“There is a very long-term problem that there is a massive difference between what Britain thought it was joining – the European Economic Community – and what it actually was joining,” he said. “There was no appetite or decision to join a political Europe . . . That is something that has always needed to be resolved in some way and I think the more the eurozone, in particular, integrates with the continuing crisis, the more we will have to see massive political and fiscal integration and probably, still, the departure of some of the weaker eurozone countries. As that process goes on, the United Kingdom has got to redefine its relationship in a meaningful way.”

In advance of the European Council summit in Brussels on 18-19 February, he warned that Cameron’s renegotiations had fallen far short. “The reforms that are being sought by the Prime Minister, while all welcome changes, don’t come anywhere near to that fundamental reform of the nature of our relationship with the EU.”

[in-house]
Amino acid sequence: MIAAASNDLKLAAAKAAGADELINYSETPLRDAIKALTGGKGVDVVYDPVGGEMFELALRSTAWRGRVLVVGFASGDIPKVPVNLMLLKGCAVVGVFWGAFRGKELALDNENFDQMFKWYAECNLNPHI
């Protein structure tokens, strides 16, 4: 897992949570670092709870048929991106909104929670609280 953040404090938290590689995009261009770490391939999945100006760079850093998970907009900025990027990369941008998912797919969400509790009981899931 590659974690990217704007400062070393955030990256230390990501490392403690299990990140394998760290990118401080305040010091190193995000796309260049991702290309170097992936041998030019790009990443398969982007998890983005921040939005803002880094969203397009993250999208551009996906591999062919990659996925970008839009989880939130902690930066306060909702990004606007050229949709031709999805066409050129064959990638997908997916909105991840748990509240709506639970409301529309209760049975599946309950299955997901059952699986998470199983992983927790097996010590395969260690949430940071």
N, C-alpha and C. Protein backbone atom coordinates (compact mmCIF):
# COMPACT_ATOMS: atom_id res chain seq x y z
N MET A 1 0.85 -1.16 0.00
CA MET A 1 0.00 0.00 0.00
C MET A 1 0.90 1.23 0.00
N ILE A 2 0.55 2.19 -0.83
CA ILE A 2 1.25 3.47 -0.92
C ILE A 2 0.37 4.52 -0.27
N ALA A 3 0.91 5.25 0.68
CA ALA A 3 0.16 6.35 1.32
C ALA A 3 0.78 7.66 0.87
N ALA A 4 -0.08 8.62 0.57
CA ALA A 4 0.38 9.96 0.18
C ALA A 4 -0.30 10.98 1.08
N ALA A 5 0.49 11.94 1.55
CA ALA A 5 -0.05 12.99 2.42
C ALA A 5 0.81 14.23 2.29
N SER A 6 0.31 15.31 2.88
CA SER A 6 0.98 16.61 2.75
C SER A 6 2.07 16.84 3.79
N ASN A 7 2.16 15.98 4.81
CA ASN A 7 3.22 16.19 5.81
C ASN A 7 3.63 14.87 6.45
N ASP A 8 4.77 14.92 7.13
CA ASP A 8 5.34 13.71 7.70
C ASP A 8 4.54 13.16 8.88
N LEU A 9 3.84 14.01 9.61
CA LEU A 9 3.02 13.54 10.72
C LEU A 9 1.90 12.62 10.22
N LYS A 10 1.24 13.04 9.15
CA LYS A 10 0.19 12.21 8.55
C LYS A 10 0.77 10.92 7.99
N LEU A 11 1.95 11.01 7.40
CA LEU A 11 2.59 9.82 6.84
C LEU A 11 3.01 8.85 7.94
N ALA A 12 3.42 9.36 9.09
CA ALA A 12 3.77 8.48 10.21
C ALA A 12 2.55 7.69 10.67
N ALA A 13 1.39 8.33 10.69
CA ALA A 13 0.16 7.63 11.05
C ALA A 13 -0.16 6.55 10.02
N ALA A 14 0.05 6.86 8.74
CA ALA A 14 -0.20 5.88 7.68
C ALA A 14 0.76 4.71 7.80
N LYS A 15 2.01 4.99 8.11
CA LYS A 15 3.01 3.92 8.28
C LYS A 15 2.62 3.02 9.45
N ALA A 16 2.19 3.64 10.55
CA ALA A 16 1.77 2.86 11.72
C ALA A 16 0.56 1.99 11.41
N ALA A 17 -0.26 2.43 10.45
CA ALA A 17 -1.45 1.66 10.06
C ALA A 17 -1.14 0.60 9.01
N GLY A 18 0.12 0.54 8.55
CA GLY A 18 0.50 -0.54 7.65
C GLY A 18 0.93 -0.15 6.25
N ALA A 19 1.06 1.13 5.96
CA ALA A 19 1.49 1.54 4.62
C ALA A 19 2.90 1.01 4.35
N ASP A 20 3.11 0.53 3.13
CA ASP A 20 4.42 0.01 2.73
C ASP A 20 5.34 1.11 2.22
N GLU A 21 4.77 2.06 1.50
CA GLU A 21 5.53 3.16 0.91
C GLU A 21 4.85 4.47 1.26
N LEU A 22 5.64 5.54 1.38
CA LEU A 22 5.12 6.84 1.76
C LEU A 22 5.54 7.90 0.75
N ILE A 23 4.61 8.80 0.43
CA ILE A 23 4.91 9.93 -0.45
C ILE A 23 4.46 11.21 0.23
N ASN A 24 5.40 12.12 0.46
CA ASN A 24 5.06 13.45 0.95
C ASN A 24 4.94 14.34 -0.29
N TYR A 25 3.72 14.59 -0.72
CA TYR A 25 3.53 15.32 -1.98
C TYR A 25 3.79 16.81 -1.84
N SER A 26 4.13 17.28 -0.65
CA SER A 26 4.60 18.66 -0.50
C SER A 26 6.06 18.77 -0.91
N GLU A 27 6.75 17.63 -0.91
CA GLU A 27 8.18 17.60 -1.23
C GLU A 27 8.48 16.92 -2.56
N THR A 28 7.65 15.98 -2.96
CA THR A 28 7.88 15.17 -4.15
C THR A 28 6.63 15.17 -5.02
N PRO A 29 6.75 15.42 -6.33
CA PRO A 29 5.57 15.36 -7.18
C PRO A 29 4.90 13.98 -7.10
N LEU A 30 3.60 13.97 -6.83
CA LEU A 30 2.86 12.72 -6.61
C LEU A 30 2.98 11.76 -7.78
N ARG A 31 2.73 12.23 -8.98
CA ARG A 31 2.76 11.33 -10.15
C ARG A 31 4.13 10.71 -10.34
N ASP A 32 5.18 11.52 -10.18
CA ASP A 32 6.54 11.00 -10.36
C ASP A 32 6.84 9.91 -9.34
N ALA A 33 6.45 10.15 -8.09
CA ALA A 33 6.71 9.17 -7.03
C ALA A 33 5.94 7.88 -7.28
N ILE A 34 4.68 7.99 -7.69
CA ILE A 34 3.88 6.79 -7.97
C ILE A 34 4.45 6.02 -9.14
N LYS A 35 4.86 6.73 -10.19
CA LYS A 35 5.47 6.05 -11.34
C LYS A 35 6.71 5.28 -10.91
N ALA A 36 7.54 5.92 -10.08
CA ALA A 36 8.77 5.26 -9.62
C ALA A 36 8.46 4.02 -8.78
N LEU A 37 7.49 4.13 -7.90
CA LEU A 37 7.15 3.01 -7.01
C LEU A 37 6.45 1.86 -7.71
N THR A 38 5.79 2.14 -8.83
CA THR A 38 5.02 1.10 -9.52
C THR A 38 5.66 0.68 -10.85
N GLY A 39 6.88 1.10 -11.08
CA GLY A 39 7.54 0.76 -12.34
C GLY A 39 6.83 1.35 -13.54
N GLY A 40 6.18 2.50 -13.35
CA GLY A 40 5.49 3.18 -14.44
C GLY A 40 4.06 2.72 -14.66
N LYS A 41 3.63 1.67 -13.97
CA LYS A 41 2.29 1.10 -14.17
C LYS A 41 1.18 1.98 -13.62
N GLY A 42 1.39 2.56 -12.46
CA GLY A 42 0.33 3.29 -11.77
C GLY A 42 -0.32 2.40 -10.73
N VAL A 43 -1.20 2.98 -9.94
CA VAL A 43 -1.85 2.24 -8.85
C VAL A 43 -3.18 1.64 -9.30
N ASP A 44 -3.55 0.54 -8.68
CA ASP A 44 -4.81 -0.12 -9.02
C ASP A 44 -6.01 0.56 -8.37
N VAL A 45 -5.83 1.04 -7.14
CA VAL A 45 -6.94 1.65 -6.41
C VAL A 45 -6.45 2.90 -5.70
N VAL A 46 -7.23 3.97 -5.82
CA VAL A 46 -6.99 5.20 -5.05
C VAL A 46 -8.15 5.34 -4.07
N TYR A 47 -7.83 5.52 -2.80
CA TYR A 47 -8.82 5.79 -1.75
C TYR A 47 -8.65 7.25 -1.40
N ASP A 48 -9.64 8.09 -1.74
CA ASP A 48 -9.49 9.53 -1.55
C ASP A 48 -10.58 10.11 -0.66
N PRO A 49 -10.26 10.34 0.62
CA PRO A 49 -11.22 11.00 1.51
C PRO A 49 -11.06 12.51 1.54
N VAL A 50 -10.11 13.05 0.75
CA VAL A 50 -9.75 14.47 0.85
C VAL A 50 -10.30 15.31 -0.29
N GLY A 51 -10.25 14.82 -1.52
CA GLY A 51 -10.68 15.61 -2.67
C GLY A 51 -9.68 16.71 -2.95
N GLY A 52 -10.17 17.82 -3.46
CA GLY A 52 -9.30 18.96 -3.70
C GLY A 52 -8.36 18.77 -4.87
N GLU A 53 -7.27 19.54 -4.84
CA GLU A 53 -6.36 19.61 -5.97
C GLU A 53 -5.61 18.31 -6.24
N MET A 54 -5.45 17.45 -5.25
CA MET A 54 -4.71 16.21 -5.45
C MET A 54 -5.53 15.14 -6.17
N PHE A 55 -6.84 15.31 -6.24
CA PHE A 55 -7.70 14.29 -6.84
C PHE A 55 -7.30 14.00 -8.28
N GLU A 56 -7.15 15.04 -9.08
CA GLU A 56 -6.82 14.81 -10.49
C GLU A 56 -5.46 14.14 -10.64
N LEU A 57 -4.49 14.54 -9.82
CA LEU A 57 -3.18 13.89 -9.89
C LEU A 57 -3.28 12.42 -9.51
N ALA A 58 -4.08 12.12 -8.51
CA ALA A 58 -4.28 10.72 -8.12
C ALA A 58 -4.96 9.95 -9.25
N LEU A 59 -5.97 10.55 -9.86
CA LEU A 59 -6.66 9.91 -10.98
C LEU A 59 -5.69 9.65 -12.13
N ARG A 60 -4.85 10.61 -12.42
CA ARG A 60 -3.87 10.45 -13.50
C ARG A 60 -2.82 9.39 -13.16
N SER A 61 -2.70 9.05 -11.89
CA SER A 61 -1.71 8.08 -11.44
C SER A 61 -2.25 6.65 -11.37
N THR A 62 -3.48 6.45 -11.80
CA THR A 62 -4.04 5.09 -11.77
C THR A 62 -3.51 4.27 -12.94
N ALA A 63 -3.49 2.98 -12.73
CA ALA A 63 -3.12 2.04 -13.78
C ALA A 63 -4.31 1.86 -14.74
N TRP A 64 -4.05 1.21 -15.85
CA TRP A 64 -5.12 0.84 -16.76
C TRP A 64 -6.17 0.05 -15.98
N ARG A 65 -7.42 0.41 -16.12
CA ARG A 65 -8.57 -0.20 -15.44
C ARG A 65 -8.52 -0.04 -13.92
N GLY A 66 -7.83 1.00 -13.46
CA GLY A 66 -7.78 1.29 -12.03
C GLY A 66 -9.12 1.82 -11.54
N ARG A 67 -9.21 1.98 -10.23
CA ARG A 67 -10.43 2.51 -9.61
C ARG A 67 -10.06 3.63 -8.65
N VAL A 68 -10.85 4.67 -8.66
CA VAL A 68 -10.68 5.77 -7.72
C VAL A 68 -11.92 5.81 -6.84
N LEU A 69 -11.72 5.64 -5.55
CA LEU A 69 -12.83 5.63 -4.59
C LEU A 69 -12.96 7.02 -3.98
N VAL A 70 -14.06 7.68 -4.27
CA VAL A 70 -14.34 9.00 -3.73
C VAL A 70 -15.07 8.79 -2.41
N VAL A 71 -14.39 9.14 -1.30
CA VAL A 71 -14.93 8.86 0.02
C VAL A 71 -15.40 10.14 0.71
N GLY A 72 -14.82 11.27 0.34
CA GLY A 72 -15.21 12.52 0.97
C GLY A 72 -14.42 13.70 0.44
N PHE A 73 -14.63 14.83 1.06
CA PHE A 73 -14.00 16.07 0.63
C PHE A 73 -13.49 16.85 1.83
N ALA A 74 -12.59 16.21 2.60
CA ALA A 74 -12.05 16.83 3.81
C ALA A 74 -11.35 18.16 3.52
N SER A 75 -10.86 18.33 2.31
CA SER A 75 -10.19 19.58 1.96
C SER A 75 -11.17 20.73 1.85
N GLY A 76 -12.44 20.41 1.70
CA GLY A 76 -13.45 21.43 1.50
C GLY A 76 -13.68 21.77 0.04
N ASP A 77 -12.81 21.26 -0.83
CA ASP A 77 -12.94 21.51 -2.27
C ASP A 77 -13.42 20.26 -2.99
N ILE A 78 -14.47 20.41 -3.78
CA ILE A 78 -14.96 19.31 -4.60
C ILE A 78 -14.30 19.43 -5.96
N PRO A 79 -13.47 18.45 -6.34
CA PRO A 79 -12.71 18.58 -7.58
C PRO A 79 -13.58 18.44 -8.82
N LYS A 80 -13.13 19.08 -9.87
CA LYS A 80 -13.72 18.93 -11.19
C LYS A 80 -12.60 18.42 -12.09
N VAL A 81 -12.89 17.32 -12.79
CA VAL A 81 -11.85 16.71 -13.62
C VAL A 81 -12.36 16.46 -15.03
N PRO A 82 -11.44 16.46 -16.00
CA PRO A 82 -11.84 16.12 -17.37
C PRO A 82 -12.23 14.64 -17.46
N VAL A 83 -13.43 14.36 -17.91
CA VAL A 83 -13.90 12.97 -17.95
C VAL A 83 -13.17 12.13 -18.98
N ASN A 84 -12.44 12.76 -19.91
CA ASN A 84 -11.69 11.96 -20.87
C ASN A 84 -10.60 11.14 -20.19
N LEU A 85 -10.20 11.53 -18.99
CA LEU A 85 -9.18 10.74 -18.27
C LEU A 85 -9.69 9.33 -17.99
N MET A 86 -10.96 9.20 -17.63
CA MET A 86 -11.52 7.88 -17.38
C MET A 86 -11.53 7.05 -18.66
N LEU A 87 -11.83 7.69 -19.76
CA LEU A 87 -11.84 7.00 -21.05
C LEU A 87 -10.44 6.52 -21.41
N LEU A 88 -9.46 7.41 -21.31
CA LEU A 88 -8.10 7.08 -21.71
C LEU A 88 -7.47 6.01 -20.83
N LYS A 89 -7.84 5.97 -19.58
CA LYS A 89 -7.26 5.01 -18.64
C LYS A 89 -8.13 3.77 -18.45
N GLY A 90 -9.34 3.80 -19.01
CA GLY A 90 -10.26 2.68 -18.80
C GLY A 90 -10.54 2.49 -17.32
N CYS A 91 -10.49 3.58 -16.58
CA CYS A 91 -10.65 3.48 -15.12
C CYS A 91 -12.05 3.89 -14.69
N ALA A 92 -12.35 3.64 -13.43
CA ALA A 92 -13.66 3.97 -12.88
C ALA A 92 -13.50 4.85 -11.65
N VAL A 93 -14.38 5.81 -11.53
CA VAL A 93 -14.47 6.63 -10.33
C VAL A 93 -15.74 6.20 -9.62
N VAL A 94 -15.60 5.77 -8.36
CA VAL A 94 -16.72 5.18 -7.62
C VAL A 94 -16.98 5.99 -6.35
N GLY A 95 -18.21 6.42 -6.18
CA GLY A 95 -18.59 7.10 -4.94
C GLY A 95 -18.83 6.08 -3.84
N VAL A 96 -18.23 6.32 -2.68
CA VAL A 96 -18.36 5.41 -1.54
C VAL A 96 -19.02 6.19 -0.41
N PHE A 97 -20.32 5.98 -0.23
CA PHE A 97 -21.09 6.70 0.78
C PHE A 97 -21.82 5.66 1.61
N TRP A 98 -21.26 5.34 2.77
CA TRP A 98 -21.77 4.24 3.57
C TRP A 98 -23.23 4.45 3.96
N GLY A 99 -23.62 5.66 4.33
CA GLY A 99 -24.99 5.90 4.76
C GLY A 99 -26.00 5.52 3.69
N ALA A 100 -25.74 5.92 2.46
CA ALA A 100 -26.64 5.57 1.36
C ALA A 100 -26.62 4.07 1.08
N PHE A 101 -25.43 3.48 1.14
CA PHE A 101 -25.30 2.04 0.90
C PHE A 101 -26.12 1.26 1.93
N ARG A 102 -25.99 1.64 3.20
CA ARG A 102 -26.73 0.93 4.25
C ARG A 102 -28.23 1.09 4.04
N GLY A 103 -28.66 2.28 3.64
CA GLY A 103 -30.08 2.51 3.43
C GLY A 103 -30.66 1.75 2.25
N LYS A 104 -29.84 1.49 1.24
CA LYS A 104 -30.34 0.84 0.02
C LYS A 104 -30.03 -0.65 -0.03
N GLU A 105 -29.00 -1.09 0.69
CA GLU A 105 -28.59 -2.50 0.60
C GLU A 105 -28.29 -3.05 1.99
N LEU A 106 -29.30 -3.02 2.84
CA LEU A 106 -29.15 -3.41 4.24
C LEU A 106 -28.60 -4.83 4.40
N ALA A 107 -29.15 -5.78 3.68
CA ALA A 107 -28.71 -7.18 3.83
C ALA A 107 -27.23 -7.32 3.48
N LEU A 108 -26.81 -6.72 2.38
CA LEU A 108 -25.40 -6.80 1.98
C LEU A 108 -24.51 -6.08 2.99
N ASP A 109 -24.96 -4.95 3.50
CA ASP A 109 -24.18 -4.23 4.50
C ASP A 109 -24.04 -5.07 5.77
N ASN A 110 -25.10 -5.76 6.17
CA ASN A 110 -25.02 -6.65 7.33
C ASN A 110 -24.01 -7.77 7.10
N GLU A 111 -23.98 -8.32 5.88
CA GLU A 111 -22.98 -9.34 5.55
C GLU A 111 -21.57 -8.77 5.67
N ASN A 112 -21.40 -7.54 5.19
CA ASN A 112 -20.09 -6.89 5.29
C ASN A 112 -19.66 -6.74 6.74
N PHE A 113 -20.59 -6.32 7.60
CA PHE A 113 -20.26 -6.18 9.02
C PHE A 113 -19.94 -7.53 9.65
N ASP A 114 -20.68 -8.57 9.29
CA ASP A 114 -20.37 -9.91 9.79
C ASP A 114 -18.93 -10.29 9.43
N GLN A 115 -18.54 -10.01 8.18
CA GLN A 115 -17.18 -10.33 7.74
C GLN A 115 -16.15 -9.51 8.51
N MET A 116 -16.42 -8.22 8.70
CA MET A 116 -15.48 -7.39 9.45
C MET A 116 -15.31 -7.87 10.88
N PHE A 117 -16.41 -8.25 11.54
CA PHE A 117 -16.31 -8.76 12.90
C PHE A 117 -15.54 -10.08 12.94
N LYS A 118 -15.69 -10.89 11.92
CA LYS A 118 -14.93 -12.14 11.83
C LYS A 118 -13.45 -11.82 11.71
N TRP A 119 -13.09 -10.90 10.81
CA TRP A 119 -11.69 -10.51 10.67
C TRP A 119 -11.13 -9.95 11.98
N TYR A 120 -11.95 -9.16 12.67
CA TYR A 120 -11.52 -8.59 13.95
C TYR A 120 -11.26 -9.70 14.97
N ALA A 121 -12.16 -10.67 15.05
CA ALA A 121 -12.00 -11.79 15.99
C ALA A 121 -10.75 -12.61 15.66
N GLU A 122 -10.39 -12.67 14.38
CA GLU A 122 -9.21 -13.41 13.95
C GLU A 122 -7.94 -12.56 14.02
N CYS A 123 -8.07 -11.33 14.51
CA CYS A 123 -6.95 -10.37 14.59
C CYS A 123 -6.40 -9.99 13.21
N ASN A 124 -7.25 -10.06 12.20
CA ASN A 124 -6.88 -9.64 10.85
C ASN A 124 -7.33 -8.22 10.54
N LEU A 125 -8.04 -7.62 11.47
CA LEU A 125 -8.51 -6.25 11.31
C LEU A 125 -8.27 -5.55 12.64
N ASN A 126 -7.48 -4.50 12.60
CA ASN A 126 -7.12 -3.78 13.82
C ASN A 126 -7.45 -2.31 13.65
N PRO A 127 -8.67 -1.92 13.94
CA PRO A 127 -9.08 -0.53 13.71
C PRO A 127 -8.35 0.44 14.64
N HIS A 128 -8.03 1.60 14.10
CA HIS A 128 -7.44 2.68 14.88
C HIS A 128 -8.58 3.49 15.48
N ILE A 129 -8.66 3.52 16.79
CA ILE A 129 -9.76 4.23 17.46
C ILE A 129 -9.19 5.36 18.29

I asked Brady, who was elected to lead the 1922 Committee in 2010, how many of his Conservative colleagues he expected to join him. “It’s very hard to say. I’ve always thought that a clear majority of Conservative members of parliament are deeply unhappy about the shape of the current European Union. And probably a clear majority would have a preference of leaving the EU as it is today. I suspect that roughly 100 will declare that they’re campaigning for Britain to leave. But many more will be very sympathetic to that objective.”